“We have all of these different signals we can pull in,” said Sekar. And, he said, that same data used to assess driver safety can apply to vehicle maintenance to address unplanned downtime of company vehicles or large freight trucks, for example.
According to its S-1 filing with the SEC, Samsara had more than 13,000 customers with subscriptions to its Connected Operations Cloud as Oct. 30. The company said it had 1,490 employees, 694 of whom were salespeople.
Samsara “has found a sweet spot in vehicle telematics and driver-safety detection,” said Brendan Burke, senior emerging technology analyst at PitchBook. Partnerships with vehicle makers such as John Deere, Ford and Volvo — companies that embed Samsara sensors and connectivity services into their vehicles — have put Samsara in front of a lot of existing and potential customers. Data integrations with around 150 third-party apps in Samsara’s own app marketplace have helped disseminate use of the Samsara platform too.
Now, Sekar said, Samsara is starting to see customers integrate its data with other systems, such as HR and payroll systems.
But the company faces challenges in its goal to expand beyond fleet management. Samsara itself said in its pre-IPO filing that it wants to attract more customers that spend at least $100,000 in annual recurring revenue per year. To upsell or attract more big-ticket customers, Samsara must convince current customers to attach more sensors or cameras to more vehicles, equipment or other physical assets, or get them to pay more to turn on additional software features.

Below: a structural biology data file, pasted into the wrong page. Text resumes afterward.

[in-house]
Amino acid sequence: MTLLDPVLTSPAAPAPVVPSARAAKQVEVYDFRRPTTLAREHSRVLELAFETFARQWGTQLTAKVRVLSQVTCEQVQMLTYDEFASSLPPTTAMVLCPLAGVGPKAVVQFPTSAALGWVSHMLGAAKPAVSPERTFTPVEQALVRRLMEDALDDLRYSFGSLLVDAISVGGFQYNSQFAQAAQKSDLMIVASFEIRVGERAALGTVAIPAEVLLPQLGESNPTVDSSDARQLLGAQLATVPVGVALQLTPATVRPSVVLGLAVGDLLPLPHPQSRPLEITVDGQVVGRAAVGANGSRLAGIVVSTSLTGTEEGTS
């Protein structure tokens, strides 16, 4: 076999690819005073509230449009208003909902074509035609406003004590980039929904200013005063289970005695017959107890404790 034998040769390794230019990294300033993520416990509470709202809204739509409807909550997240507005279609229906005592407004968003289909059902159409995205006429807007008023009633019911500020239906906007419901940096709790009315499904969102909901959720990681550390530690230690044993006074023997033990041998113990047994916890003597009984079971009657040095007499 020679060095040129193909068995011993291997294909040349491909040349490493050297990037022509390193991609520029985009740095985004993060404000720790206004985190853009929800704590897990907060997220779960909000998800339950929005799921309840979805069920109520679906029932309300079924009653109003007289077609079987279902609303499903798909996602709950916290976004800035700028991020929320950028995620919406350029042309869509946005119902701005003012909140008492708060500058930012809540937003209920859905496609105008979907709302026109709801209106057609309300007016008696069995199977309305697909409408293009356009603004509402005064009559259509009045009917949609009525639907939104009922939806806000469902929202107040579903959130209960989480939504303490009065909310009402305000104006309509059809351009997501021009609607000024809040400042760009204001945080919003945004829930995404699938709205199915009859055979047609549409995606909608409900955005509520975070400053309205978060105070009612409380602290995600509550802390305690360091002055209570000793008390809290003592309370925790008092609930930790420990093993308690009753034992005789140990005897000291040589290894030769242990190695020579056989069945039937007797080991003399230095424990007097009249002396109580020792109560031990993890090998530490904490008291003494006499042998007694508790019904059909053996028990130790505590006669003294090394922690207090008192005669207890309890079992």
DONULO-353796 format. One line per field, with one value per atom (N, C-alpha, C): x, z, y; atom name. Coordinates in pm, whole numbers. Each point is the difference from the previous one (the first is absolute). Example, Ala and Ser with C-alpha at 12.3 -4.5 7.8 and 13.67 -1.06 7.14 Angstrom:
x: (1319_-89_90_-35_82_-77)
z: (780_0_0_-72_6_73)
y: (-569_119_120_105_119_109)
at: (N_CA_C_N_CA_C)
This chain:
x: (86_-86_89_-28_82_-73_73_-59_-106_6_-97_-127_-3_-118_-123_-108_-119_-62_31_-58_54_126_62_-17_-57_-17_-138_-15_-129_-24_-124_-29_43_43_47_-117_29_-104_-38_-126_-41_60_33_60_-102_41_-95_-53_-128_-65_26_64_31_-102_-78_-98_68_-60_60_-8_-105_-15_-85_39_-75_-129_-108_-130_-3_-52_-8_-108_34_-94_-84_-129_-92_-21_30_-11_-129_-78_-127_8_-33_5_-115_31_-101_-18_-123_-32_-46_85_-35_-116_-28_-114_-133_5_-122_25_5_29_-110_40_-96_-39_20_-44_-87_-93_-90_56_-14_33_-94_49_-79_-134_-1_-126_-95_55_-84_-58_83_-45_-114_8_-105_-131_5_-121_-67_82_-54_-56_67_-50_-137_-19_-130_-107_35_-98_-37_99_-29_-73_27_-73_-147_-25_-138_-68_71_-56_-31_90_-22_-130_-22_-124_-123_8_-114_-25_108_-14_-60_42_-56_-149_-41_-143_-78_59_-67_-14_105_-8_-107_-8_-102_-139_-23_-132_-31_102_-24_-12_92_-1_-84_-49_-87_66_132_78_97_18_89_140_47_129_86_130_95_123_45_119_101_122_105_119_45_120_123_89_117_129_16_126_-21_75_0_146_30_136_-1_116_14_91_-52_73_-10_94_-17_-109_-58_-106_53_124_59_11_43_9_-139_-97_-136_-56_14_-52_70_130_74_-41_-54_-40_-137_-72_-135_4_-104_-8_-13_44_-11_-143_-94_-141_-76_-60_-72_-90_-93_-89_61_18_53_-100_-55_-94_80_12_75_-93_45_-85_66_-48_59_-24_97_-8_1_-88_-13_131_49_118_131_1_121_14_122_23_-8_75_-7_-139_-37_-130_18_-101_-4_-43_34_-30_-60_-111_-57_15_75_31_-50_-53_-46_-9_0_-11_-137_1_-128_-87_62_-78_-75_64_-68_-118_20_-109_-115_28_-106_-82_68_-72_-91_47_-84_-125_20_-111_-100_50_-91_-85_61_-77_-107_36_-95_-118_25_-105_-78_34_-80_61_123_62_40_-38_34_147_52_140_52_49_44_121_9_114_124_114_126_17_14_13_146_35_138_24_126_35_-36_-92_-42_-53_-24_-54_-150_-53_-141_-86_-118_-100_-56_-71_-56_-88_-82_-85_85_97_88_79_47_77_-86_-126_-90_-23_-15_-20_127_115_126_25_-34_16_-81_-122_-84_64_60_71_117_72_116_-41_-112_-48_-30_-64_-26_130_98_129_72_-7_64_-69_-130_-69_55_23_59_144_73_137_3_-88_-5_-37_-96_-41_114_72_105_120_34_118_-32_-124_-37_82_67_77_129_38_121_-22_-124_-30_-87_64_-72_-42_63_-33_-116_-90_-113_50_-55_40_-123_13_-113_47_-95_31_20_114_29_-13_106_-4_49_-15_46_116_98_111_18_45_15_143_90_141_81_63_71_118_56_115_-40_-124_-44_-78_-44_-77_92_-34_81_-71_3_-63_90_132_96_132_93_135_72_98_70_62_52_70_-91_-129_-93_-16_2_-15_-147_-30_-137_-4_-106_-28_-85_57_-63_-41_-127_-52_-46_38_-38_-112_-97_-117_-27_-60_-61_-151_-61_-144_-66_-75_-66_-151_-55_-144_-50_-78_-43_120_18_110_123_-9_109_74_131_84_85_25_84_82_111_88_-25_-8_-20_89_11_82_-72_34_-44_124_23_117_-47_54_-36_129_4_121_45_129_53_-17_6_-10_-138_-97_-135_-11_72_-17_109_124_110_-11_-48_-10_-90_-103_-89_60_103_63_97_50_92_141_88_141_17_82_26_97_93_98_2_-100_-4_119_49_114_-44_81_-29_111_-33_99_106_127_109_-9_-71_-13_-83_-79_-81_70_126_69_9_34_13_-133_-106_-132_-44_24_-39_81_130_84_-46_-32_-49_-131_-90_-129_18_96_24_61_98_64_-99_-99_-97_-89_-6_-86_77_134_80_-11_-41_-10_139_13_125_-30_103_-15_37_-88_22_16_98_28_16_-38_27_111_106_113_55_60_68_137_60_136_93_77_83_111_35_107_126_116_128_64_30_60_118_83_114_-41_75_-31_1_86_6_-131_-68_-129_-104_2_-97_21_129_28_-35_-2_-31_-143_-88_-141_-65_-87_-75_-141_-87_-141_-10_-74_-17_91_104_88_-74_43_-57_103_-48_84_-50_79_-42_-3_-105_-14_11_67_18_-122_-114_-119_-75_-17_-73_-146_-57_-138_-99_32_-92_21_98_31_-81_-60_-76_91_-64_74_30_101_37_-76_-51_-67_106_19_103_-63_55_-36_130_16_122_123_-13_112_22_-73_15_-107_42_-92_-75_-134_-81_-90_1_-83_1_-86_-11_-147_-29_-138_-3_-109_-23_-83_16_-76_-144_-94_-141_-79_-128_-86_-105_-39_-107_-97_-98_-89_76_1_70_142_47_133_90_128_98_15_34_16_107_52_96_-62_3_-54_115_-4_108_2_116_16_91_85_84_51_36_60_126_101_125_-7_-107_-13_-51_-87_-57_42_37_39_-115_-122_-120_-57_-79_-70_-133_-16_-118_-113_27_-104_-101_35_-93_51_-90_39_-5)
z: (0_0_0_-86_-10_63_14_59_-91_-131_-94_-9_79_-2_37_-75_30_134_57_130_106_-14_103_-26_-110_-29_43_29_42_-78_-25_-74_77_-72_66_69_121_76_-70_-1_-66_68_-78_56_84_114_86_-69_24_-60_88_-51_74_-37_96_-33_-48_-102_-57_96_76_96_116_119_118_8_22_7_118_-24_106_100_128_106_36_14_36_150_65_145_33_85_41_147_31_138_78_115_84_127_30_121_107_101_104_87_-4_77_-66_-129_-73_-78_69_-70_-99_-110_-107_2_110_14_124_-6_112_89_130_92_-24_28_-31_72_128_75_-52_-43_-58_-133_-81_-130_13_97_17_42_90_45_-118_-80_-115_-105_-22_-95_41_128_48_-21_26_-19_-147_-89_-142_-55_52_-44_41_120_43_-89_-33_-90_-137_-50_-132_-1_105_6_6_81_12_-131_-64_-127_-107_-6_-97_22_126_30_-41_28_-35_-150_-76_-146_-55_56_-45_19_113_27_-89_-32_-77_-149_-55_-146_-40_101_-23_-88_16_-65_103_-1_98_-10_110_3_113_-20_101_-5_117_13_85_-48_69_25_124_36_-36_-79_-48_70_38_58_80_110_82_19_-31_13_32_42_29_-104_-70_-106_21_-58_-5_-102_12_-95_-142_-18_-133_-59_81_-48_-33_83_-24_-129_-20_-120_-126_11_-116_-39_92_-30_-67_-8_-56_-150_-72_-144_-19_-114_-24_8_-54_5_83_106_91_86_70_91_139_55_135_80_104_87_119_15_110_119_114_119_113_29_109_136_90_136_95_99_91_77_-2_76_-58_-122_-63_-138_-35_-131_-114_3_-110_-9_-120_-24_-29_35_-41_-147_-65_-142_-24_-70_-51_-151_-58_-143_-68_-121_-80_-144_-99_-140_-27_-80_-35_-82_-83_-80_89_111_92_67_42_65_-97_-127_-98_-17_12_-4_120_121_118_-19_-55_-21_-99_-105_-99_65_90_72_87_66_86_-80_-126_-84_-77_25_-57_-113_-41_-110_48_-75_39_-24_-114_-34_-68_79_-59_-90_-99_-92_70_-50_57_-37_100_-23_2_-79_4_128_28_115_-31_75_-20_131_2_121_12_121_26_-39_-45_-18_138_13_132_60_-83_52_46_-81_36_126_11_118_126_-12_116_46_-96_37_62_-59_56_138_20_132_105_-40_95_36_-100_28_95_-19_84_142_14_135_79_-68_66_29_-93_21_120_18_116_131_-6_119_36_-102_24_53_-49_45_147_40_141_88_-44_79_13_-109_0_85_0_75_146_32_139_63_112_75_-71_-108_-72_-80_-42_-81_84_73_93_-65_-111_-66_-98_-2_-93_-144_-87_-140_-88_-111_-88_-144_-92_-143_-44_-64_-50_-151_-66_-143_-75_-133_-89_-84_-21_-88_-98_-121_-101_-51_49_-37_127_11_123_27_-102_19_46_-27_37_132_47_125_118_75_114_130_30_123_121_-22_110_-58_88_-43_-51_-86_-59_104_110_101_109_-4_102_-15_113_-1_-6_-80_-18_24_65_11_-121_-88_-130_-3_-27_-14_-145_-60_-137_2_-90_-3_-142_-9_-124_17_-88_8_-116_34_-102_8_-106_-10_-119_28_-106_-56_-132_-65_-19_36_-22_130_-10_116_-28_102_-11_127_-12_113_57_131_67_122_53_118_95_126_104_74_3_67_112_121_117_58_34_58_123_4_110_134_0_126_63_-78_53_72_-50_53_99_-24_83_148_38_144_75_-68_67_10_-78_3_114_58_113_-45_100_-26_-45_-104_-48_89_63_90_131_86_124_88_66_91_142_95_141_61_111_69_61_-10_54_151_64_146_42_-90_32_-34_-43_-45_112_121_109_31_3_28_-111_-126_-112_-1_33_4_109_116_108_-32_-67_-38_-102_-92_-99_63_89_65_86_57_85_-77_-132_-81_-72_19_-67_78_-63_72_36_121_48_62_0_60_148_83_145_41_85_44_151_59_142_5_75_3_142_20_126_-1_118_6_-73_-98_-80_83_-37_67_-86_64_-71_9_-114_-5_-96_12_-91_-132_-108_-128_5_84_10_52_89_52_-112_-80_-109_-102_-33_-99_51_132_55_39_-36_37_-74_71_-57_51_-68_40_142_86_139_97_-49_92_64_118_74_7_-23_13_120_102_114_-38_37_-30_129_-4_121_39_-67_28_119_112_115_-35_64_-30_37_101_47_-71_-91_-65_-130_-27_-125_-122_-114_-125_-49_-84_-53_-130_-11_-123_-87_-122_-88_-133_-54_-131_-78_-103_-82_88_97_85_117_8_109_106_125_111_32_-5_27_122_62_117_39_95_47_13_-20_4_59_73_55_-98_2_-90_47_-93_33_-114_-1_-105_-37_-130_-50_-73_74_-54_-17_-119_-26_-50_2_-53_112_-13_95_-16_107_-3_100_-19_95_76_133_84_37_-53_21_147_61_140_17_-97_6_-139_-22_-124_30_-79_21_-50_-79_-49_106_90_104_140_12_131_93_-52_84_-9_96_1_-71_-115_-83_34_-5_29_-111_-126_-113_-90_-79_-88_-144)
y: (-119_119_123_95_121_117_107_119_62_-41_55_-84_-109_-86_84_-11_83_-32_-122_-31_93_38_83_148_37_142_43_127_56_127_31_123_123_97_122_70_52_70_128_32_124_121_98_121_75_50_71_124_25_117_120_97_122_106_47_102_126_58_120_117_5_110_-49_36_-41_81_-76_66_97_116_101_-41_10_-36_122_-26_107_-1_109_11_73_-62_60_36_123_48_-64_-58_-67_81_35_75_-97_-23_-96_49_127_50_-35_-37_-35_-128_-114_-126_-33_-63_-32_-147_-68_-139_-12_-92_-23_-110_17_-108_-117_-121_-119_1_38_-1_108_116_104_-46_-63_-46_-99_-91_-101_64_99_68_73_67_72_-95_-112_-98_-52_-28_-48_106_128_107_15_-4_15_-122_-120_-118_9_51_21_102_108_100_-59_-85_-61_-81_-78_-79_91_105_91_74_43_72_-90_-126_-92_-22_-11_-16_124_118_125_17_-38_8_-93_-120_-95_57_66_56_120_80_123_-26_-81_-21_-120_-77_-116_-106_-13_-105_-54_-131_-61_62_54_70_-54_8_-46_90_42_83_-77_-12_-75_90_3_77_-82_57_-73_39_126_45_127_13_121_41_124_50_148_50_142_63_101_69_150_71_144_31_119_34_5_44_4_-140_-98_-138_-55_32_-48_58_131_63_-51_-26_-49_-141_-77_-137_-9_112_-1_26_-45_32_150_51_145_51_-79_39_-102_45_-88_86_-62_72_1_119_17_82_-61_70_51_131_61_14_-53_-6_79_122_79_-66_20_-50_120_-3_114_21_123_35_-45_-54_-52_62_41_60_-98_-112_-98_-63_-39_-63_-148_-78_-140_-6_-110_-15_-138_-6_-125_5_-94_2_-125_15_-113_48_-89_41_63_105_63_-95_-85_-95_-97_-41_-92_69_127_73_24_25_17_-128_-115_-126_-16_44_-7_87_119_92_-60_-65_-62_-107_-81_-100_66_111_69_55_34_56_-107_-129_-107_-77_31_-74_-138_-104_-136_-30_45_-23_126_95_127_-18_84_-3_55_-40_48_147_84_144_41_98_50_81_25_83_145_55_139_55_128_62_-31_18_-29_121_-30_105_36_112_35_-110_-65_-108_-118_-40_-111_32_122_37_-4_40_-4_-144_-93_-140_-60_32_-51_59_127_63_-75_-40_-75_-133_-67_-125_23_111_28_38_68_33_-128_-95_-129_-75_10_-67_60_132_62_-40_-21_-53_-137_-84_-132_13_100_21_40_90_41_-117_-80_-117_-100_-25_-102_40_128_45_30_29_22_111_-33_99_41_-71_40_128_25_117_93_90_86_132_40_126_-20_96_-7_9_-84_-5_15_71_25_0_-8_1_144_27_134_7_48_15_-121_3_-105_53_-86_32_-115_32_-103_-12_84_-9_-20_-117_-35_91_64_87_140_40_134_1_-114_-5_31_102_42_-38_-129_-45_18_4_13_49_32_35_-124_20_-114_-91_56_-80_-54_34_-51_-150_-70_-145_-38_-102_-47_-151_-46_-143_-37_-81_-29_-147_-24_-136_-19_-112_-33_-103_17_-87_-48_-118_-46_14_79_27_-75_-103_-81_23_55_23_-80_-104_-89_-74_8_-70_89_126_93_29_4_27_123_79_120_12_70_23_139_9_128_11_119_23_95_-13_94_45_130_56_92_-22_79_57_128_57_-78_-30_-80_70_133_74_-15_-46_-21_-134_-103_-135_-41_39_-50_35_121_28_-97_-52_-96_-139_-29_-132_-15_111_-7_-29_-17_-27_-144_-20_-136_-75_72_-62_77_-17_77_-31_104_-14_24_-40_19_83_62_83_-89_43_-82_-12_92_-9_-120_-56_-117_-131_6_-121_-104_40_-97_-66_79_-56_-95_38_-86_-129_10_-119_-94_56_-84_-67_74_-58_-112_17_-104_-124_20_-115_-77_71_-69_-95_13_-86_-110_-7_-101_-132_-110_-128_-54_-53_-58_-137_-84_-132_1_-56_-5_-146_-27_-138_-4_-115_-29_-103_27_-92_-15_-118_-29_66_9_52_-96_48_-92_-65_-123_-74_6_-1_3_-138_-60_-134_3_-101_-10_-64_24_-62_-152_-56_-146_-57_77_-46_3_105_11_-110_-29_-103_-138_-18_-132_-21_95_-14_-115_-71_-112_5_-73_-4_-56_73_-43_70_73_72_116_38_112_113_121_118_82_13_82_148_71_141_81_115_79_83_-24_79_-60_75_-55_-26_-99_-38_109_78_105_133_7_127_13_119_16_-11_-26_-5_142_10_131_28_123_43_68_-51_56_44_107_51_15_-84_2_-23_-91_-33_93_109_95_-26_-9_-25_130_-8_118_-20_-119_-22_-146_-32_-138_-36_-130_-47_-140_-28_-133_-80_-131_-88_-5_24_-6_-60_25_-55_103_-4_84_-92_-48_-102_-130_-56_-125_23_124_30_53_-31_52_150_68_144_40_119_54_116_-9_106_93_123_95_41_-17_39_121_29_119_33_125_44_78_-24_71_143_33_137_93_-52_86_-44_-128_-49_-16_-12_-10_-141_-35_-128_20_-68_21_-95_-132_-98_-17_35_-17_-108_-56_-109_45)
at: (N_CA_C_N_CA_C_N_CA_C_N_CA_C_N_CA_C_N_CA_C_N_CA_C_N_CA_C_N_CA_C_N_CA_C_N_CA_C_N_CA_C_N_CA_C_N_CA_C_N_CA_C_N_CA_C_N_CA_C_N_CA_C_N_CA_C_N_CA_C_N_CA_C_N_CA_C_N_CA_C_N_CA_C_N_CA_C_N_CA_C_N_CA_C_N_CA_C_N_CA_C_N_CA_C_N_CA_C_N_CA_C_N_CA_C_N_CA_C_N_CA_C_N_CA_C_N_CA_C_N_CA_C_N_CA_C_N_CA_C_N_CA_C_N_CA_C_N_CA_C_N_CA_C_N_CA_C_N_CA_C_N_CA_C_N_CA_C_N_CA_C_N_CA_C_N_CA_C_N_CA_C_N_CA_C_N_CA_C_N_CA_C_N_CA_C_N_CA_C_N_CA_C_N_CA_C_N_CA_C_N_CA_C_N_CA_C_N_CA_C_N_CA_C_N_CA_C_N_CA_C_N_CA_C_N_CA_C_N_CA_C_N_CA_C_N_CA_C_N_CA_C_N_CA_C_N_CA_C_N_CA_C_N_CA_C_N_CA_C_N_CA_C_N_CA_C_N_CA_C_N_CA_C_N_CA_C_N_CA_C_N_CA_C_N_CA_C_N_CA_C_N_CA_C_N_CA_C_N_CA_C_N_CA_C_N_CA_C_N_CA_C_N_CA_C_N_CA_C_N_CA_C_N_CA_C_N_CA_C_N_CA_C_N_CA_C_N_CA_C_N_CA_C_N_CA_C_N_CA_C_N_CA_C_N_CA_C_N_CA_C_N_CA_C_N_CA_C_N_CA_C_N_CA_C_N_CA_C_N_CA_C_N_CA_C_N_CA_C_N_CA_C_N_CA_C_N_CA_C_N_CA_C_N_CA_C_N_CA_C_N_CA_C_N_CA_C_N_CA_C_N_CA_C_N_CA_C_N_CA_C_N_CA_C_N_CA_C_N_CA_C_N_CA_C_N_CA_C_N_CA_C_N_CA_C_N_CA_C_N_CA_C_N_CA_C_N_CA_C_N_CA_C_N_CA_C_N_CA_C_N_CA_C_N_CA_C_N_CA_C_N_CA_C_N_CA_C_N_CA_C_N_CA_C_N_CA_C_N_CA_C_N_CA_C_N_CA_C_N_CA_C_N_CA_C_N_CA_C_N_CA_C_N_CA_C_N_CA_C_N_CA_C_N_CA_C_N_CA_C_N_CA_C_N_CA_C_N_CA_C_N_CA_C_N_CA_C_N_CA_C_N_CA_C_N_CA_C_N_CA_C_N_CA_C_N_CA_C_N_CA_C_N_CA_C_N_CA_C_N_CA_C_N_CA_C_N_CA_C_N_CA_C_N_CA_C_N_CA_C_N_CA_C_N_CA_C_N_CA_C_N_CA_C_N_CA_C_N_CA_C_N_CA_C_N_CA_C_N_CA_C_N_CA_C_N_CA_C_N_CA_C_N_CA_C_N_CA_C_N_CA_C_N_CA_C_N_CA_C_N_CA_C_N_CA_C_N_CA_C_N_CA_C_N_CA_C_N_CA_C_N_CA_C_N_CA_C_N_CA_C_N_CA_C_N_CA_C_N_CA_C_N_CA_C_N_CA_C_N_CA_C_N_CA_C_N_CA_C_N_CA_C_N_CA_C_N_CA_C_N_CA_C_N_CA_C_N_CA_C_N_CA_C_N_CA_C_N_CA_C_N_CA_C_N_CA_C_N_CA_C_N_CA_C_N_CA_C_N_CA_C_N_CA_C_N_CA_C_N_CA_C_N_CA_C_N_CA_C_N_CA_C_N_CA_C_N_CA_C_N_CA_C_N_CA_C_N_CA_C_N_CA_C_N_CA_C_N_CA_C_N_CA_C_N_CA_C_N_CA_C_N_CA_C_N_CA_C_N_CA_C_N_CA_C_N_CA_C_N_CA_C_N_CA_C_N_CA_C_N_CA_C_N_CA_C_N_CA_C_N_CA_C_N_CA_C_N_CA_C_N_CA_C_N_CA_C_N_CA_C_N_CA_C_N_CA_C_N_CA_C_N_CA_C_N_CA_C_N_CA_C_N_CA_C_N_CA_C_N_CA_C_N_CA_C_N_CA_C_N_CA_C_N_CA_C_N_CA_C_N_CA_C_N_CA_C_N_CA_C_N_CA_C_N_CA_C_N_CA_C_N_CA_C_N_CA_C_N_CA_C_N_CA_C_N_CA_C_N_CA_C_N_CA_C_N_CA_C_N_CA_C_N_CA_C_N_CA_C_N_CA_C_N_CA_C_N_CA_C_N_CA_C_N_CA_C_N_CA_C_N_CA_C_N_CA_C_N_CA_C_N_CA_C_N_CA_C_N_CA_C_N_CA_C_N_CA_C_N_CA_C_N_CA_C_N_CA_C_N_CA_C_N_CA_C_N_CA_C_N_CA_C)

Even surviving in the fleet-management services area where Samsara is anchored could be difficult. For one thing, fleet-tracking services are somewhat commodified; for some customers, it comes down to price. For example, a service called Business Fleet lets people “compare and save on GPS fleet vehicle-tracking solutions” by filling out a form to receive quotes from Samsara and competitors such as Verizon Connect, Shell Fleet Solutions and Azuga.
Despite its gradual product expansion and deepening ties to some customers’ operations and data, branching out beyond the fleet-management arena in a way that makes Samsara the go-to platform for a company’s entire universe of physical operations could be tricky, said Burke.
“The company’s expansion plans to other segments of IoT have not been matched by revenue diversification,” Burke said in an email. He noted the company’s self-reporting showing that it derived nearly 88% of its annual recurring revenue from its driver safety and fleet telematics products, for example.
“In this niche, the company faces headwinds from telematics integration by automakers, which is limited currently but we expect to reach 50% of new vehicles over the next three years,” said Burke. “Samsara may need to prove that its software can expand outside of fleet management before the company is treated as a high-growth SaaS vendor by public markets.”